Professor Cunningham and His Old School open Vail Jazz Winter Series, Jan. 12
If you go …
What: Professor Cunningham and His Old School, part of the Vail Jazz Winter Series.
When: Two seatings, 6 (nearly sold out) and 8:30 p.m. Thursday, Jan. 12; doors open a half hour before show time, and performances last 60 minutes.
Where: Ludwig’s Terrace in The Sonnenalp Hotel, 20 Vail Road, Vail.
Cost: Tickets to each performance are $35 in advance.
More information: Seating will be jazz club style around small tables. Dinner service and a full bar will be available. Dancing is welcome to those who feel inclined. For tickets or more information, visit vailjazz.org or call 888-VAIL-JAM.
Adrian “Professor” Cunningham didn’t set out to be a master of many instruments. Growing up in Sydney, Australia, he took up the piano at age 11. He was steadily perfecting his prowess on the keys when he realized in high school that adding the saxophone to his repertoire might be “a nice way to get the chicks.”
It was the early 1990s, after all, and every pop band of recent years had staked its claim to cool with a sax player. But then Cunningham’s father introduced him to jazz.
“He loved Louis Armstrong and we had all of these great 78s that we listened to together,” he said. “I started playing clarinet and fell in love. It became my baby.”
It wasn’t until his 20s that Cunningham added the flute to his skill set.
“I love that each instrument has a personality,” he said. “Each one is able to express music in a different way … in a different voice. With that given personality, I like to be able to change a song.”
Accolades roll in
With each echelon of talent, Cunningham moved up the musical ranks in his mother country; joining the house band for the hit television show “Australian Idol” and the Sydney All Star Big Band and being nominated for Mo Awards as Jazz Instrumentalist of the Year and Best Jazz Group.
Eager to further expand his horizons, Cunningham relocated to New York City in 2008. In addition to the long list of Australian luminaries with whom he’d performed, he began sharing the stage with American stars such as Wynton Marsalis, Bucky Pizzarelli, Debbie Reynolds and Wycliffe Gordon, to name a few.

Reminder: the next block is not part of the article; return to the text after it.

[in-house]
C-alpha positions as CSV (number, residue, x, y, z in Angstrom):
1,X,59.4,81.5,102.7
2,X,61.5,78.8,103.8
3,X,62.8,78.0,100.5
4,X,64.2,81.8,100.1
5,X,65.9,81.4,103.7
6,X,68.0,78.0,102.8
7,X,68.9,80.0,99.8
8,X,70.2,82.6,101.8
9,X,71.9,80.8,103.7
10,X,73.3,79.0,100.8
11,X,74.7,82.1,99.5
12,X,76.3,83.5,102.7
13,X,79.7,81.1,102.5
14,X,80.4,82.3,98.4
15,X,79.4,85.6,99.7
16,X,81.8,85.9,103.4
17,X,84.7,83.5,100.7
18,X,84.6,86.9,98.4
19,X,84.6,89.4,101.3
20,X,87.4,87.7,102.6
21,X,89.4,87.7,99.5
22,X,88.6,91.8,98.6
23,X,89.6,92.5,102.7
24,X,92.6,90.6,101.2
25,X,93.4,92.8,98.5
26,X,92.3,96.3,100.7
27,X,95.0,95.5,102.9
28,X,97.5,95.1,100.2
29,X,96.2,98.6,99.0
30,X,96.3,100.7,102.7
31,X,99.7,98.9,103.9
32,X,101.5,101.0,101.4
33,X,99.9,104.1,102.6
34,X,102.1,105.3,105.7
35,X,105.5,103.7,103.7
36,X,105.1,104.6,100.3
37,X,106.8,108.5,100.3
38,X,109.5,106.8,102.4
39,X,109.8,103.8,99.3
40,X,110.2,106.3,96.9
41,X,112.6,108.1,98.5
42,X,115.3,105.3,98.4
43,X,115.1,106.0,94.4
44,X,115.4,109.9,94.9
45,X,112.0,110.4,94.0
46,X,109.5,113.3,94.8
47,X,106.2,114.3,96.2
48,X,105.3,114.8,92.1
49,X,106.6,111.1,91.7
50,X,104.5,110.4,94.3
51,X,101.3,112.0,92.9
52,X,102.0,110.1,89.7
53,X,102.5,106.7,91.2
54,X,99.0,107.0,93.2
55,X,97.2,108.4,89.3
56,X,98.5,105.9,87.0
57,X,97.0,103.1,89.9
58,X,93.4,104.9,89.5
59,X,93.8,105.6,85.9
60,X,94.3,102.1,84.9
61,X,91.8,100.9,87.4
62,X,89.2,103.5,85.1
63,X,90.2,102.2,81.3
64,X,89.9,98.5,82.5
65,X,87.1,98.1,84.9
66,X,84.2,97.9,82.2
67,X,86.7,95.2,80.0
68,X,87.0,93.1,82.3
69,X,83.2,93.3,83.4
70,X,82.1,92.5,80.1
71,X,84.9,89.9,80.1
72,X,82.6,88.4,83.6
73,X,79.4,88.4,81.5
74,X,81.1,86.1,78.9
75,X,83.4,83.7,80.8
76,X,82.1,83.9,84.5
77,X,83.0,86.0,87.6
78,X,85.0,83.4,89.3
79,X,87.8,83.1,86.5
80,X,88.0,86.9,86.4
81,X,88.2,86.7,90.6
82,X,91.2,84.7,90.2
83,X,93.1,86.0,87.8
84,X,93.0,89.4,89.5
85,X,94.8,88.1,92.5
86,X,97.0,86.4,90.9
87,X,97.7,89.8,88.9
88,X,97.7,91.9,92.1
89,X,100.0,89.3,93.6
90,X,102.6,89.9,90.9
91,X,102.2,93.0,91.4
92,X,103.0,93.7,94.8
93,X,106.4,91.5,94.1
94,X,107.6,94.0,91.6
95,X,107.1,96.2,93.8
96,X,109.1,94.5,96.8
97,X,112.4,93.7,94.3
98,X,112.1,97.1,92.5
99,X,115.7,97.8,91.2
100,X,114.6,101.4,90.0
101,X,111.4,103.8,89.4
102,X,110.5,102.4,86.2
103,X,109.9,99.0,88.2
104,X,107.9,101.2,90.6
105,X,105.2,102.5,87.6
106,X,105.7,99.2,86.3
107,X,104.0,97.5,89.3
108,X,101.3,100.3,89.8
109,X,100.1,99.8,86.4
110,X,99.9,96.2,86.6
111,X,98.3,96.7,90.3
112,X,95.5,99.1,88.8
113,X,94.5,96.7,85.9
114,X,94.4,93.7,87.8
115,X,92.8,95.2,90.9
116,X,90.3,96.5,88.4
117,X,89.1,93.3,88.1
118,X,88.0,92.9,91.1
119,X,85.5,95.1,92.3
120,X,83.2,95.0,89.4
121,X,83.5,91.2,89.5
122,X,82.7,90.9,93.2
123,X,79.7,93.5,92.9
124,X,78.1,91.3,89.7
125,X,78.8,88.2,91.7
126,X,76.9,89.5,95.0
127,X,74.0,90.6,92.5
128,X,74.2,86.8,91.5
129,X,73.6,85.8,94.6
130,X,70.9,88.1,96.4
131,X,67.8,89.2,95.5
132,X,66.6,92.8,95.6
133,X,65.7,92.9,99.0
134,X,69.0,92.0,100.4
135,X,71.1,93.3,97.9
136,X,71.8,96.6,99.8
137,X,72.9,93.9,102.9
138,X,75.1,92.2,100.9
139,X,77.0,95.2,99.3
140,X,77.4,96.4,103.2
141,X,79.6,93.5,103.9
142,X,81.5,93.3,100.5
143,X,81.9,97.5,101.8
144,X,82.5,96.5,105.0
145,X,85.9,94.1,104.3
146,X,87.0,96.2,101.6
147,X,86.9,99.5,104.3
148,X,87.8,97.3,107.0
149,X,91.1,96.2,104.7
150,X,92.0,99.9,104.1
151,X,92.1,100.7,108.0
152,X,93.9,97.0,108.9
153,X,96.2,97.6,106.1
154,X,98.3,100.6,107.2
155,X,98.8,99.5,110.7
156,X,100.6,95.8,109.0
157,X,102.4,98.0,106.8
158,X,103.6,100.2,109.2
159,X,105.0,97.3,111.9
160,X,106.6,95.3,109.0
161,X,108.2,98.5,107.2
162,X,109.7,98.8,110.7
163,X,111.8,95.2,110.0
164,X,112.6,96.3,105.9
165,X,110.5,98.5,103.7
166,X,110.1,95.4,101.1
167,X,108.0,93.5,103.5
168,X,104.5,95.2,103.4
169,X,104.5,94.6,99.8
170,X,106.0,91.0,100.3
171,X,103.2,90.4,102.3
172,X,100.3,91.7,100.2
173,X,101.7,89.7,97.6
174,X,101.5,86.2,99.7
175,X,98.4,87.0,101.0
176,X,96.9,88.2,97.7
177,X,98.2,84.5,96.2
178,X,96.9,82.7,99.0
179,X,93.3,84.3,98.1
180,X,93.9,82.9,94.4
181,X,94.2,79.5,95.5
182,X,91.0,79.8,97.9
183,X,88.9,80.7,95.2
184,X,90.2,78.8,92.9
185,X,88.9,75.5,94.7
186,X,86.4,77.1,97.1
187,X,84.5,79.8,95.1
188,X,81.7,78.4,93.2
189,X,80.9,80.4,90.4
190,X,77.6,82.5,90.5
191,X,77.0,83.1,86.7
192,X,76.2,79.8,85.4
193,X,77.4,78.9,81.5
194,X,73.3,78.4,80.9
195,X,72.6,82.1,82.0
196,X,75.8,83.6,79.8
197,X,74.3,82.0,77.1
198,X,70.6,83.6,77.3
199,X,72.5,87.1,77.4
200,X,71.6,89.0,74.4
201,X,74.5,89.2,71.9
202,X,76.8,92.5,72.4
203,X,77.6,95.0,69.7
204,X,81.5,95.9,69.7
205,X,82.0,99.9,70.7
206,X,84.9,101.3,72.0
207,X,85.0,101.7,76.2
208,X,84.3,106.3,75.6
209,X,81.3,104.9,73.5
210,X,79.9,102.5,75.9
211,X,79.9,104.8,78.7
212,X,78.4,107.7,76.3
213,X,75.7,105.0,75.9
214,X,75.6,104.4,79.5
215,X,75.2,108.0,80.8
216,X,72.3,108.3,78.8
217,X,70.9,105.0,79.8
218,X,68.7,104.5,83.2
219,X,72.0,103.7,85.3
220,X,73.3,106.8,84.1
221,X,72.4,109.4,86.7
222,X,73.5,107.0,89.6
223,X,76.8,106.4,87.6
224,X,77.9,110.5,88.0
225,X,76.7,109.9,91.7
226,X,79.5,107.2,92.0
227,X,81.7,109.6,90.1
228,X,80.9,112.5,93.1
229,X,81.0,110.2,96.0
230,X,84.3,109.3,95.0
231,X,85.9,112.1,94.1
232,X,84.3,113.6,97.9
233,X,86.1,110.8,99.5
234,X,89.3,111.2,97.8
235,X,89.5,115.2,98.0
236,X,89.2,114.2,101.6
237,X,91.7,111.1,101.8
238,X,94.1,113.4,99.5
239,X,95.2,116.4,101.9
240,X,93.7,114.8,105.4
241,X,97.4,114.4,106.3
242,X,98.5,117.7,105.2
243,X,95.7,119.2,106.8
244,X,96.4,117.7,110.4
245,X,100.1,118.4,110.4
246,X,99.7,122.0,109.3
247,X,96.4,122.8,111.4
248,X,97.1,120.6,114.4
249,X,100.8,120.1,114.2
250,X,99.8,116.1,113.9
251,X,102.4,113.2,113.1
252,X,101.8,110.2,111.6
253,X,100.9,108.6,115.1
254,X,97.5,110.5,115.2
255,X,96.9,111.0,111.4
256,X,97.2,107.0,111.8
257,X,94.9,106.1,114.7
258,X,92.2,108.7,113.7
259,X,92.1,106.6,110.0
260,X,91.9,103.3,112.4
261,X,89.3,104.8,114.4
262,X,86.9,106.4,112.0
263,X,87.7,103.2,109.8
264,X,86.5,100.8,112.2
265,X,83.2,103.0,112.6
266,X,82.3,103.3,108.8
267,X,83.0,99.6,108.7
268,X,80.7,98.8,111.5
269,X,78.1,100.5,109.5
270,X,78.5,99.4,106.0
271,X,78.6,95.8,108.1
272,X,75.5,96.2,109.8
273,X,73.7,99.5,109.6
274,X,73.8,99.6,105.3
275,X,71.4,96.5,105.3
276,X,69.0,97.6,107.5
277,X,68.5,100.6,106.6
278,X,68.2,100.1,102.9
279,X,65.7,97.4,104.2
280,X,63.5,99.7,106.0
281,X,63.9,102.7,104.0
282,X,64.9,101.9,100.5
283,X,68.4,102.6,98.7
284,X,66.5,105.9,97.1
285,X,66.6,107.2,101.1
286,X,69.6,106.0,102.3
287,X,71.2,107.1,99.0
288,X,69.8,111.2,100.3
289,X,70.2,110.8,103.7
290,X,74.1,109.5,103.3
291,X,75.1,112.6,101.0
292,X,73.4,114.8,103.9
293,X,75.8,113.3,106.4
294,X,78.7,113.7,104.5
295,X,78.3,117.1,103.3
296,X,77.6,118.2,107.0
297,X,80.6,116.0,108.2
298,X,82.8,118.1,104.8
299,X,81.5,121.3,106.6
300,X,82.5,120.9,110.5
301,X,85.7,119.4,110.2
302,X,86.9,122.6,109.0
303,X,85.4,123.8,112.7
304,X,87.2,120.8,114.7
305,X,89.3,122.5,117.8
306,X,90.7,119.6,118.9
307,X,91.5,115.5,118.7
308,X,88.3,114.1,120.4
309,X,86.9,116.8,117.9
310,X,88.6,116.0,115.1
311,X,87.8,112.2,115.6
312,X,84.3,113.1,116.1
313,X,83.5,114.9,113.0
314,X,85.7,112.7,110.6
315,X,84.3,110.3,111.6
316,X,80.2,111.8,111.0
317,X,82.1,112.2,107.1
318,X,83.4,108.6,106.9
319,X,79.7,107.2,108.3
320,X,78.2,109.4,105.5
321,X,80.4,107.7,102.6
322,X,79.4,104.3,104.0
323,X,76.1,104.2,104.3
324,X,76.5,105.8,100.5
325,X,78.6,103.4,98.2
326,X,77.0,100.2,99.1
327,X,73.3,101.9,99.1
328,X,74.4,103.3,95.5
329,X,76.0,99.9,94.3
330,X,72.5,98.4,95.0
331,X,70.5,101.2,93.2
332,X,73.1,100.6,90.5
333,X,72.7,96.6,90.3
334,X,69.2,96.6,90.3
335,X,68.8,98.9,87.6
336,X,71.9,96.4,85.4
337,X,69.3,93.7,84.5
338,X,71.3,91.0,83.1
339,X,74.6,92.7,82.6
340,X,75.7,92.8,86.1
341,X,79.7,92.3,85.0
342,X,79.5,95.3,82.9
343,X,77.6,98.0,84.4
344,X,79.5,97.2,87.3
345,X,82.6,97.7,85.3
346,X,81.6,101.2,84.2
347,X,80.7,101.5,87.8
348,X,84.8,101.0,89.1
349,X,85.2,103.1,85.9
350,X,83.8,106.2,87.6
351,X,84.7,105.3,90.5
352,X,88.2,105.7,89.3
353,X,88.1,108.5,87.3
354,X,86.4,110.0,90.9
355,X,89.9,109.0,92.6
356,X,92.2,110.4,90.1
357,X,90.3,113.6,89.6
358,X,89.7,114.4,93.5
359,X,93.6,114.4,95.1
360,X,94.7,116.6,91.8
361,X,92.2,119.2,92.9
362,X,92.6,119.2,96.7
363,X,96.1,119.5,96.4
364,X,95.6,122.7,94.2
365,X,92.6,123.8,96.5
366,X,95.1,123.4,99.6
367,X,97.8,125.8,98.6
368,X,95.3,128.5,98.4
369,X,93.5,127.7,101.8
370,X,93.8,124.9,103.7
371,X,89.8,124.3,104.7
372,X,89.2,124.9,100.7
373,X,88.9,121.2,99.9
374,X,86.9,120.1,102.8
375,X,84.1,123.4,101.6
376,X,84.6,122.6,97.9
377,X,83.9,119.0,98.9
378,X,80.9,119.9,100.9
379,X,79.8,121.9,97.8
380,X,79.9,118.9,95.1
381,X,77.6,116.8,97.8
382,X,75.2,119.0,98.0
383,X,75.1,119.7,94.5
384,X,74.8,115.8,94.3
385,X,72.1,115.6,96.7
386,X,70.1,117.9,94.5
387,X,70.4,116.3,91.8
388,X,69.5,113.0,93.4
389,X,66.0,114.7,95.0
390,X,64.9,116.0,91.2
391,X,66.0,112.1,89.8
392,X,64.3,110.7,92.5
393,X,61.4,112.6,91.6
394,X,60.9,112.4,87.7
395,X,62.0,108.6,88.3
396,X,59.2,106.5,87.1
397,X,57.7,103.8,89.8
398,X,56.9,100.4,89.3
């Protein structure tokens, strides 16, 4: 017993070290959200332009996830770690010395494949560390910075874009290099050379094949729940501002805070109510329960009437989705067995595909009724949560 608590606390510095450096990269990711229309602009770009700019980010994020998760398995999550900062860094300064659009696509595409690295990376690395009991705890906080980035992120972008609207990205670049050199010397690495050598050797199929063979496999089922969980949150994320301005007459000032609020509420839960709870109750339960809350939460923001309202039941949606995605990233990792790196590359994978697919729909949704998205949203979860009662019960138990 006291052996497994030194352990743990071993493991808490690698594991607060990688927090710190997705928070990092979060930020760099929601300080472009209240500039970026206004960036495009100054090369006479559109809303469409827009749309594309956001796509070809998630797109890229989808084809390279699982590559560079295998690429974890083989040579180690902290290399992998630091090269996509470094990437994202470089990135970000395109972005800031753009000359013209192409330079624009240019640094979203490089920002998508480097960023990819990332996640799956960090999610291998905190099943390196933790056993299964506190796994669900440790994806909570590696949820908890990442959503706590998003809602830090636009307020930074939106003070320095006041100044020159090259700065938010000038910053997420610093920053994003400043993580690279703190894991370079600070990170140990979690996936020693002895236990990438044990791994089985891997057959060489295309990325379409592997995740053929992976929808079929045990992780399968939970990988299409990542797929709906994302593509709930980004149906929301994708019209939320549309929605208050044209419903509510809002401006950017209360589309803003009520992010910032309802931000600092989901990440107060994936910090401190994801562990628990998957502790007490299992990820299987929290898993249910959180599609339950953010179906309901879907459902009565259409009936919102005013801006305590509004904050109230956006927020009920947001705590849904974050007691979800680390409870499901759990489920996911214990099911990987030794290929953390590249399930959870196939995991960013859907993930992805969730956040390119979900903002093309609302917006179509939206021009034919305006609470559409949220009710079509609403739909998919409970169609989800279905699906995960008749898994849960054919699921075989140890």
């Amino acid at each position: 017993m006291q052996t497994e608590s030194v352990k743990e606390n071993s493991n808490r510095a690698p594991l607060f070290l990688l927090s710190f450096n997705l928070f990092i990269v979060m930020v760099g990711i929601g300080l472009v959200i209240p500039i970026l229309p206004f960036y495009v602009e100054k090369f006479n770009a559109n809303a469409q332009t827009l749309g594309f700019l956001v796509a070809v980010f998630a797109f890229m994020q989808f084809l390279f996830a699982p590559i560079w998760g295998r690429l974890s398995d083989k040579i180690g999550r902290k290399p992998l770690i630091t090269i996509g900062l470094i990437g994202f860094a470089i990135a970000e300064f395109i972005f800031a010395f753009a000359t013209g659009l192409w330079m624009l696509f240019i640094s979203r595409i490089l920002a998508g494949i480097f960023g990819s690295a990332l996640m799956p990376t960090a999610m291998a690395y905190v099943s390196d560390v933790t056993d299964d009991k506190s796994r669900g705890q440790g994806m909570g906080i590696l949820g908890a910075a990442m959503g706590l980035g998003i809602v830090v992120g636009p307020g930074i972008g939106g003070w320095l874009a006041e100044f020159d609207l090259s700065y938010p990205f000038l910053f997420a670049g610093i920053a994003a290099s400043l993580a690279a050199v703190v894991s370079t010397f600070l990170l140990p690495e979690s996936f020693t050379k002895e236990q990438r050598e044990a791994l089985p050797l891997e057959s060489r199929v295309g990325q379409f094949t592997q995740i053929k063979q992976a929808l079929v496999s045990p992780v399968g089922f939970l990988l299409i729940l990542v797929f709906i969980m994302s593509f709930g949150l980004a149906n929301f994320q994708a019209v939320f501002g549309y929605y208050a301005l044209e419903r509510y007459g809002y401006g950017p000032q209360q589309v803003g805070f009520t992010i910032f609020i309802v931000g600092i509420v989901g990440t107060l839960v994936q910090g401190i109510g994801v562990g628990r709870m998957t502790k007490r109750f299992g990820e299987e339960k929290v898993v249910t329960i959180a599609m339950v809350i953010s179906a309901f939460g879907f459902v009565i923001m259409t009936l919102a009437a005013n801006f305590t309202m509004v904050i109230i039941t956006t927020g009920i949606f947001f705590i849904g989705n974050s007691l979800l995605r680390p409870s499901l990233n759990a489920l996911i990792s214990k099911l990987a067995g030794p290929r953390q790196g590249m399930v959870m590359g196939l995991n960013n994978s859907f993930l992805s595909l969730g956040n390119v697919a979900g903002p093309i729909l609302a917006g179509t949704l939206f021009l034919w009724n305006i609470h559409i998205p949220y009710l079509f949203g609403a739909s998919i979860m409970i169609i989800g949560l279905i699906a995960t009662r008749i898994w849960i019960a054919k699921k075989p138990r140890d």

Performing in cities across the globe on every continent besides Antarctica with his Australian-based quartet as well as His Old School ensemble, Cunningham has played Switzerland’s famed Montreux Jazz Festival on three separate occasions and has led the saxophone section of Vince Giordano and the Nighthawks, the Grammy-winning, New York-based swing group.
Now 39, Cunningham has made major strides as a composer and has recorded seven albums. His performances are typically blended with energetic instrumental and vocal numbers. Although he doesn’t have a precise formula for writing music, when the mood strikes him, he can’t shake it.
“I go through phases. When I get into a composition mode, it takes over,” he said. “I was just back in Australia with my long-time quartet and I was obsessively doing it. It’s very much an emotional place I have to be in. A lot of what I write is inspired by my travel.”
As far as said travel, Cunningham’s most memorable gig is surprisingly not one of his Montreux Festival performances or a big night at Lincoln Center, but an impromptu set in Africa before he was even a professional musician.
“We were backpacking and camping in Botswana and our tour guide said, ‘I have a place to show you,’” he said. “We went into this jazz club in the middle of bushy Africa. The band playing was all African guys. Somehow they got the notion that I was a musician.
“We couldn’t communicate with words but played jazz tunes. We could communicate through music. These guys weren’t polished musicians. They didn’t have the techniques that First World countries have. But it was amazing. The spirit was just magical.”
Bring the swing
When it comes to connecting with people these days, Cunningham — Professor Cunningham, that is — has kindled a fiery energy with His Old School, a New York City-based, New Orleans-inspired ensemble that has firmly etched its mark on the international swing scene, winning Best Band, Best Horn Section and Best Rhythm Section awards at the 2016 International Swing Band competition in Madrid, Spain.
Swing dancing has become a natural supplement to Cunningham’s shows and, of course, a skill the Professor himself has notched onto his resume.
“Connecting with dancers on a musical level is one of the highest (rewards) you can have playing jazz,” he said. “It’s such a great compliment to this music. Not only is it great to watch them get affected by what we do, but how I play has changed. I’ve learned to swing dance myself, and I’m pretty good.”
That’s not to say it’s easy, though. Cunningham admits that his dance moves max out at two songs.
“I can tell you, what they do is so hard. But it’s made me more attentive to the rhythm, how I play rhythms as a soloist,” Cunningham said. “If you’re improvising in terms of ‘how would I react to this if I were dancing?’ you’re trying to connect with people on a physical level with the tempos and what feels good on the dance floor and also on a listening level.”
Whether playing to a room of swing-dancing couples or a rapt seated audience, Cunningham revels in speaking through his common, cosmic language.
“Jazz seems to have a recurring life of its own,” he said. “It’s accessible to everyone: the older crowds, the younger crowds, the swing audience. The language has become more sophisticated. It’s not as easy to get straight away, but it’s something that we all understand.”
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